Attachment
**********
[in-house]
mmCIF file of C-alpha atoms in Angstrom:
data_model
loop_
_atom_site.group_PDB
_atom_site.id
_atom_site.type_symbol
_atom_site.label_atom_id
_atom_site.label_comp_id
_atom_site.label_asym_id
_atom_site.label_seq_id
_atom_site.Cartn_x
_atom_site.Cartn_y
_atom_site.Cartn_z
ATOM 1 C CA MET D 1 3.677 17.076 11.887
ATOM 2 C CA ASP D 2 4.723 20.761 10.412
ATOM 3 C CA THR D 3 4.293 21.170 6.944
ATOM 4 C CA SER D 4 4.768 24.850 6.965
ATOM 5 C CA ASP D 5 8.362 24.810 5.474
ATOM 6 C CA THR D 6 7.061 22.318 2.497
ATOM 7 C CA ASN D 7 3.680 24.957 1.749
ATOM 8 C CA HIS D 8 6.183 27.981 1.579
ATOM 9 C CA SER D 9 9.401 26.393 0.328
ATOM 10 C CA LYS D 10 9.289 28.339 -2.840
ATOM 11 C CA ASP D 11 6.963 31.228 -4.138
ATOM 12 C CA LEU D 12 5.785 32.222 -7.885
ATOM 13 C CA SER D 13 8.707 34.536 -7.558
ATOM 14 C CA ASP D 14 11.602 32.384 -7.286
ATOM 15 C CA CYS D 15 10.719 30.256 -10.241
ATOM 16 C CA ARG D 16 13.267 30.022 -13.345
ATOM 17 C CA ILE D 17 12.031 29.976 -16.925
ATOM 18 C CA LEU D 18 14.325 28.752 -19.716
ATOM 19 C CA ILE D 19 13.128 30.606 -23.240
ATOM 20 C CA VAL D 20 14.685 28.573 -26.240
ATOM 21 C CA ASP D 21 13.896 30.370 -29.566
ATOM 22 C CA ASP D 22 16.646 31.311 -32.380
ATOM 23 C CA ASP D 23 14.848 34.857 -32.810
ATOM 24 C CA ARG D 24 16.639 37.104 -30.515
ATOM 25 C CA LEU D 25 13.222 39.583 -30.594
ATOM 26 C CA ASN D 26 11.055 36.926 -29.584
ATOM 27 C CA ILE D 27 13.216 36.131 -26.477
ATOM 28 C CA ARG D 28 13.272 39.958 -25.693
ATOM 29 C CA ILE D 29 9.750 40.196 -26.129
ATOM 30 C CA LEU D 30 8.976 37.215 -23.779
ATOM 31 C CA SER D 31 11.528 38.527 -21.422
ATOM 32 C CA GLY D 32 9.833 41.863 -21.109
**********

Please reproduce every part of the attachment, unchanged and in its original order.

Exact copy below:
[in-house]
mmCIF file of C-alpha atoms in Angstrom:
data_model
loop_
_atom_site.group_PDB
_atom_site.id
_atom_site.type_symbol
_atom_site.label_atom_id
_atom_site.label_comp_id
_atom_site.label_asym_id
_atom_site.label_seq_id
_atom_site.Cartn_x
_atom_site.Cartn_y
_atom_site.Cartn_z
ATOM 1 C CA MET D 1 3.677 17.076 11.887
ATOM 2 C CA ASP D 2 4.723 20.761 10.412
ATOM 3 C CA THR D 3 4.293 21.170 6.944
ATOM 4 C CA SER D 4 4.768 24.850 6.965
ATOM 5 C CA ASP D 5 8.362 24.810 5.474
ATOM 6 C CA THR D 6 7.061 22.318 2.497
ATOM 7 C CA ASN D 7 3.680 24.957 1.749
ATOM 8 C CA HIS D 8 6.183 27.981 1.579
ATOM 9 C CA SER D 9 9.401 26.393 0.328
ATOM 10 C CA LYS D 10 9.289 28.339 -2.840
ATOM 11 C CA ASP D 11 6.963 31.228 -4.138
ATOM 12 C CA LEU D 12 5.785 32.222 -7.885
ATOM 13 C CA SER D 13 8.707 34.536 -7.558
ATOM 14 C CA ASP D 14 11.602 32.384 -7.286
ATOM 15 C CA CYS D 15 10.719 30.256 -10.241
ATOM 16 C CA ARG D 16 13.267 30.022 -13.345
ATOM 17 C CA ILE D 17 12.031 29.976 -16.925
ATOM 18 C CA LEU D 18 14.325 28.752 -19.716
ATOM 19 C CA ILE D 19 13.128 30.606 -23.240
ATOM 20 C CA VAL D 20 14.685 28.573 -26.240
ATOM 21 C CA ASP D 21 13.896 30.370 -29.566
ATOM 22 C CA ASP D 22 16.646 31.311 -32.380
ATOM 23 C CA ASP D 23 14.848 34.857 -32.810
ATOM 24 C CA ARG D 24 16.639 37.104 -30.515
ATOM 25 C CA LEU D 25 13.222 39.583 -30.594
ATOM 26 C CA ASN D 26 11.055 36.926 -29.584
ATOM 27 C CA ILE D 27 13.216 36.131 -26.477
ATOM 28 C CA ARG D 28 13.272 39.958 -25.693
ATOM 29 C CA ILE D 29 9.750 40.196 -26.129
ATOM 30 C CA LEU D 30 8.976 37.215 -23.779
ATOM 31 C CA SER D 31 11.528 38.527 -21.422
ATOM 32 C CA GLY D 32 9.833 41.863 -21.109